The Water of Leith winds over 22 miles from the Colzium Springs in the Pentland Hills to the heart of Edinburgh, and over the course of its journey it passes many famous landmarks that are linked with the city.
Walk a mile to the east of Edinburgh Castle and you’ll find Holyrood Park – an outstanding area of natural beauty that offers visitors a haven of tranquillity amongst the hubbub of Scotland’s capital city.
As you walk around the ancient city of Edinburgh you might notice several sections of fortified wall that seem slightly out of place in relation to the other buildings that stand alongside them.
Greyfriars Bobby has long been a part of Edinburgh folklore and is famous the world over, but what’s the real story behind the tale of the faithful Skye Terrier?
No visit to Edinburgh can be complete without a visit to Greyfriars Kirk, home to the famous Greyfriars Bobby – the wee Skye Terrier that kept a 14-year vigil on his masters grave in the 19th-century.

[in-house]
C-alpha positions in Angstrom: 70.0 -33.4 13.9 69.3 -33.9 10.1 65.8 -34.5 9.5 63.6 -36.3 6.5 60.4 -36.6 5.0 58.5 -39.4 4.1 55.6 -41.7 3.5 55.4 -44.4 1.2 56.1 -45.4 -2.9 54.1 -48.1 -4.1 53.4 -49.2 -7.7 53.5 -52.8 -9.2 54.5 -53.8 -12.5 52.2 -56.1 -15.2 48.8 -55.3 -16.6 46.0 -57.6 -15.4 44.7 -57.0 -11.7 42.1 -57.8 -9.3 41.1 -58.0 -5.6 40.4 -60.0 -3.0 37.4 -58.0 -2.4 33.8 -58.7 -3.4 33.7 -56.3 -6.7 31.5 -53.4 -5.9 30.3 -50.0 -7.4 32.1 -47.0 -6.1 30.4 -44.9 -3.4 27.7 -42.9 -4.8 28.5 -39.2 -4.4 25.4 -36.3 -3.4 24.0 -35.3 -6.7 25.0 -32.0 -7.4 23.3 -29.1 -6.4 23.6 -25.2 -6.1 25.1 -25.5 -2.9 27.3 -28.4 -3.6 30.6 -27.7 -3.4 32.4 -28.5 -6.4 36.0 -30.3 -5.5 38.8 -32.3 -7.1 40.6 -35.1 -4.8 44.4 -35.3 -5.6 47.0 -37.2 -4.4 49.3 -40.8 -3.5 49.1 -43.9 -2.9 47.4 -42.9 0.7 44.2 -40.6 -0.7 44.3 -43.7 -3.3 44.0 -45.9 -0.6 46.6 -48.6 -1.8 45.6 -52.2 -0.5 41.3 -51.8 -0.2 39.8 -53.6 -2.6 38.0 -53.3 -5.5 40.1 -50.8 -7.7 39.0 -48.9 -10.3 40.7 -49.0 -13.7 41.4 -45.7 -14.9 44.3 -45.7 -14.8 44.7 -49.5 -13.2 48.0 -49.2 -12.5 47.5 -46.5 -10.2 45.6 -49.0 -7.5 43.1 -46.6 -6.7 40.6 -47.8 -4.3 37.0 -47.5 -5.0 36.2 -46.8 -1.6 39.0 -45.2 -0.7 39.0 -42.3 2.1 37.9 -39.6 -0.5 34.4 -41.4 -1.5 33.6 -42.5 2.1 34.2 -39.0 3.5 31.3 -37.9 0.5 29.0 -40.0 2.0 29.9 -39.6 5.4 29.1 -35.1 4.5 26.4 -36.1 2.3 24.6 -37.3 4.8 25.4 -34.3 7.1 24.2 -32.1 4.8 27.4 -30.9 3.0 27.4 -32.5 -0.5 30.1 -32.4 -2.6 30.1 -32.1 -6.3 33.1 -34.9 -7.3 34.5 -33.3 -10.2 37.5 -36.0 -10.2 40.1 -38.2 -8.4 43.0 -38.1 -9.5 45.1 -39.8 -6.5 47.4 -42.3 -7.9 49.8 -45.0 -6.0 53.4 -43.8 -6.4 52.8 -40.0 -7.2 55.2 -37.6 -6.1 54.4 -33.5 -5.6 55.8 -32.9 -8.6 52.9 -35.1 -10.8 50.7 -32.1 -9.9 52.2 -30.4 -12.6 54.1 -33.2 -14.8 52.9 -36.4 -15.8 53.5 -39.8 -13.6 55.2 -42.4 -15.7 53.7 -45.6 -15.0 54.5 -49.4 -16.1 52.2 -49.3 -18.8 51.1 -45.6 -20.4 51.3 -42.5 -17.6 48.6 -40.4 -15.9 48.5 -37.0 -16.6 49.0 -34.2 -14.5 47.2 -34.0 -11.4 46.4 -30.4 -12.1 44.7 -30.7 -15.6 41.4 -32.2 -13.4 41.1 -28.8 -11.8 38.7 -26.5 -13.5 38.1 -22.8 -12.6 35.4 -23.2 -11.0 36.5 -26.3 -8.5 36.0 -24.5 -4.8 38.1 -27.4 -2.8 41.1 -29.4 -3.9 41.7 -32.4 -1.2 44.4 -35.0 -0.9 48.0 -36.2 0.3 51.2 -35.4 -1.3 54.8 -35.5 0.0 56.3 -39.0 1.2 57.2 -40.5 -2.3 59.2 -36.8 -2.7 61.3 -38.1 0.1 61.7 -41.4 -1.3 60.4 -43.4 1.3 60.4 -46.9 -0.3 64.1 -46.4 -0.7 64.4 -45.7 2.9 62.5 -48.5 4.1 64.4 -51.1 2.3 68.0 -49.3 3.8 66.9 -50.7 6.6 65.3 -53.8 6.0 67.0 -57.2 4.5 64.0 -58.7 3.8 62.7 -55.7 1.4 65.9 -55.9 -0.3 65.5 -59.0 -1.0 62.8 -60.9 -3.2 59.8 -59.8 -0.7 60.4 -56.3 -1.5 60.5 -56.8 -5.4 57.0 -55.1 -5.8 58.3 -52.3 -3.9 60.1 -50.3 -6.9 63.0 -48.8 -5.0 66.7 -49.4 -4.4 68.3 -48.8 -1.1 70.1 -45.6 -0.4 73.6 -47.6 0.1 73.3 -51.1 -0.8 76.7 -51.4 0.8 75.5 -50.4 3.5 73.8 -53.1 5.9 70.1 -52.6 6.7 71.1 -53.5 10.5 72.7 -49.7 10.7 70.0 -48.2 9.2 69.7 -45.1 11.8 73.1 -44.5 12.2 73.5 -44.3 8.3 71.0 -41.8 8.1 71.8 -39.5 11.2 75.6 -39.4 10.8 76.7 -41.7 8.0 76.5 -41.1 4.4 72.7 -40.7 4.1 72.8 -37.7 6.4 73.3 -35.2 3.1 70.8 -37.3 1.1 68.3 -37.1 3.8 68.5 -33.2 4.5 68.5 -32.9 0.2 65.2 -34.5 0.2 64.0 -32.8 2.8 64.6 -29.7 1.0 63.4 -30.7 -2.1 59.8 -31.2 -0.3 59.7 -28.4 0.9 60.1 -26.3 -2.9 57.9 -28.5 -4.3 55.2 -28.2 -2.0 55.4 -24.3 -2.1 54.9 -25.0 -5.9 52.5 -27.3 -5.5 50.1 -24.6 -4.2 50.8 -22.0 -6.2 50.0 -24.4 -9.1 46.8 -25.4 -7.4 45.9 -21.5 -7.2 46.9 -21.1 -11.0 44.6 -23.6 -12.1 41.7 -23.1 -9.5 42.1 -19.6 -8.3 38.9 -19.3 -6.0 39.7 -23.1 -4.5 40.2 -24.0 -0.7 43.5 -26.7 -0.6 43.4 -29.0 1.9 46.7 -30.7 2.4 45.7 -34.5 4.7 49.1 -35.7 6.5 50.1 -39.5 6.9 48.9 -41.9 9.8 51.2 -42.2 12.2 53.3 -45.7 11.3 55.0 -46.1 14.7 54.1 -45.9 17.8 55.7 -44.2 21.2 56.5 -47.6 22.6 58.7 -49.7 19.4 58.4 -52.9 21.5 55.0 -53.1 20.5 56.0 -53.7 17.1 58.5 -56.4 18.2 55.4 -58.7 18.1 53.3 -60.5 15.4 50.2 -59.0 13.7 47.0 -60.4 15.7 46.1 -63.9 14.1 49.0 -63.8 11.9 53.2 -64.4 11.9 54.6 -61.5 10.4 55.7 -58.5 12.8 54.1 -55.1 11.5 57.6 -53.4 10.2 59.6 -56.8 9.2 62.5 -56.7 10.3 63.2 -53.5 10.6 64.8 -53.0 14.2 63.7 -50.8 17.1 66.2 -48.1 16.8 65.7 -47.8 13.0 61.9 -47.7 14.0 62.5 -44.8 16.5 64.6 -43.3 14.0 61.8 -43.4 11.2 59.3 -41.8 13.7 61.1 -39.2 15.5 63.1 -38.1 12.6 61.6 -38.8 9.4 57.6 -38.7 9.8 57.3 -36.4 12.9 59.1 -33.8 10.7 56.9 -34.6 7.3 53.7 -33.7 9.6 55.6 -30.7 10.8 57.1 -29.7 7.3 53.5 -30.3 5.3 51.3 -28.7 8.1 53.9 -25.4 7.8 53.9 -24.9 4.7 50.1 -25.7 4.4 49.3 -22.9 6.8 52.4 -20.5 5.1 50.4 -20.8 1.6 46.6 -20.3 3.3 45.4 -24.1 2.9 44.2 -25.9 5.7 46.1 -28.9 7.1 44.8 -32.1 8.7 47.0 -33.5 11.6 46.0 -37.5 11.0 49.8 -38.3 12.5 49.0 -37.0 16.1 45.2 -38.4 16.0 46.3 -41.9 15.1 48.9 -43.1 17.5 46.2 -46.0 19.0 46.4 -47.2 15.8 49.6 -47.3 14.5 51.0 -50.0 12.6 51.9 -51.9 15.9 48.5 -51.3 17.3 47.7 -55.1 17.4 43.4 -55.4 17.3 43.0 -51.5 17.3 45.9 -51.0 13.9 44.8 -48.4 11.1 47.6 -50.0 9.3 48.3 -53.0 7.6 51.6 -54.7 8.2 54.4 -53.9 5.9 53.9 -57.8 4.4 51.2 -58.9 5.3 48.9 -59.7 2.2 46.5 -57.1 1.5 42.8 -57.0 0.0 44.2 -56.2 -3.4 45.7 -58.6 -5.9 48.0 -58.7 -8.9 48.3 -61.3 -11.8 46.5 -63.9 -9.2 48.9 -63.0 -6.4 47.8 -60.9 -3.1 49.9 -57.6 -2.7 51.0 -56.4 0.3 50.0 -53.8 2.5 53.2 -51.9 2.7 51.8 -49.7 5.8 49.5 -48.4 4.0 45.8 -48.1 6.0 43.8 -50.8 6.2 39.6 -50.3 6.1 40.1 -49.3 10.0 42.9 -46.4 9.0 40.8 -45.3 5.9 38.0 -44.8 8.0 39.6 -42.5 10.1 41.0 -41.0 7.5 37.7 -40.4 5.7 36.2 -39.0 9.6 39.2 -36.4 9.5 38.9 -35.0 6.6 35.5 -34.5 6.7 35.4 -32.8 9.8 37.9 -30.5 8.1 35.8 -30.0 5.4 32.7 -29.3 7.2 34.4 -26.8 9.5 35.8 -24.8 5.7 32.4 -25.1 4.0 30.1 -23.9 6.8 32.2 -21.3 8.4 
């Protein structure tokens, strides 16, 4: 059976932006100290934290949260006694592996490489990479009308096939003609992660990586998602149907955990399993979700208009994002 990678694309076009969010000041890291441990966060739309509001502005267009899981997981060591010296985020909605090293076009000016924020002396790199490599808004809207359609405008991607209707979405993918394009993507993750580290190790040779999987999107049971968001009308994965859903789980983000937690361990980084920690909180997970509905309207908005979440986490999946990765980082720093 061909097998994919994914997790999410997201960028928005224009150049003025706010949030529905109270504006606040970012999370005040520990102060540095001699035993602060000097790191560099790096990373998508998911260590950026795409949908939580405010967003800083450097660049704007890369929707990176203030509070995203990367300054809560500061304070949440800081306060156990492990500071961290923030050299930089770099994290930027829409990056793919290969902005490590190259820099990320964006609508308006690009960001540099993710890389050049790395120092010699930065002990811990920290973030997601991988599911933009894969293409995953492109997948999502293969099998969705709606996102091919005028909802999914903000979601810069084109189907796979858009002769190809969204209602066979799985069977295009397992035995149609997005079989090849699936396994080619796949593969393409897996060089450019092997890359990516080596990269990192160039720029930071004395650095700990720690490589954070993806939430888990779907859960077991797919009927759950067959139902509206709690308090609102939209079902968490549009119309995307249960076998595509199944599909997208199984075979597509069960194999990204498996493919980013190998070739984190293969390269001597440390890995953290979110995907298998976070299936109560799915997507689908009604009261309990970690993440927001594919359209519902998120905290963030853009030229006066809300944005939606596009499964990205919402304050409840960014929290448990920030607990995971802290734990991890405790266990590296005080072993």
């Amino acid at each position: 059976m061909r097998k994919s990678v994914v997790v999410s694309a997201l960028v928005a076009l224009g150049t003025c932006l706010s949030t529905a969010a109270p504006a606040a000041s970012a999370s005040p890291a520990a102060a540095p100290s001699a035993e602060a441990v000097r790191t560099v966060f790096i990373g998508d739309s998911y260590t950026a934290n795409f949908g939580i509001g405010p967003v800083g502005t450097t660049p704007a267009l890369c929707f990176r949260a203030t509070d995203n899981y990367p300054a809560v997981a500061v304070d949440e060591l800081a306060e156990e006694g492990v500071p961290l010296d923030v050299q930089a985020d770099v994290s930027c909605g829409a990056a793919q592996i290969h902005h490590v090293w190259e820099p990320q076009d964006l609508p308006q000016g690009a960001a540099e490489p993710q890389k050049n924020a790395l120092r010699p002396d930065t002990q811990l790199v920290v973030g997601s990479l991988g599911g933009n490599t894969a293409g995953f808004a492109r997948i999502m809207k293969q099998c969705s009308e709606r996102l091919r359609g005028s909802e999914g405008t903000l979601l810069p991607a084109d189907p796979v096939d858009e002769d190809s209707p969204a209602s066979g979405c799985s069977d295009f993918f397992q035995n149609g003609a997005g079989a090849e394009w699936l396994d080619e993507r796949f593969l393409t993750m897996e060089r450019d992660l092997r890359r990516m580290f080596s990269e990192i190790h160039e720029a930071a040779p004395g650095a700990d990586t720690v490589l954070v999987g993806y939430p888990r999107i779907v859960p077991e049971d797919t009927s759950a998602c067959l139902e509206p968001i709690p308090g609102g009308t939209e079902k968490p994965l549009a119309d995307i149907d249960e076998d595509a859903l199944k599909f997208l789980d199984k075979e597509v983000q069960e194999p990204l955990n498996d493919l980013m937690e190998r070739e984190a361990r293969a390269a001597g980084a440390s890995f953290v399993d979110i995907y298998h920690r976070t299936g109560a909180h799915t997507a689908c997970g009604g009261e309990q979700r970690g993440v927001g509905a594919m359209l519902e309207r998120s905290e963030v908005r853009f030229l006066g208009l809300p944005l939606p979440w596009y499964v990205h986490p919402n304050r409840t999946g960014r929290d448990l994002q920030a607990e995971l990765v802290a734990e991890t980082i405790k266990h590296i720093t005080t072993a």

In the centre of Princes Street gardens, not far from Waverley train station, stands one of the grandest man-made landmarks in Europe – the 200-foot tall Scott Monument.
The Royal Yacht Britannia is the former royal yacht of HM Queen Elizabeth II which now takes pride of place at the Ocean Terminal shopping centre at Leith in Edinburgh. Over the course of her working life Britannia was the official residence of the Royal Family and sailed over one million miles around the world.
If you’re embarking on a visit to Edinburgh then your trip won’t be complete without a visit to The Scotch Whisky Experience, located just a short walk from Edinburgh Castle Esplanade on the Royal Mile.
Situated just over 3/4 of a mile into the Firth of Forth, Cramond Island is a tidal landmass located close the village of Cramond near Edinburgh.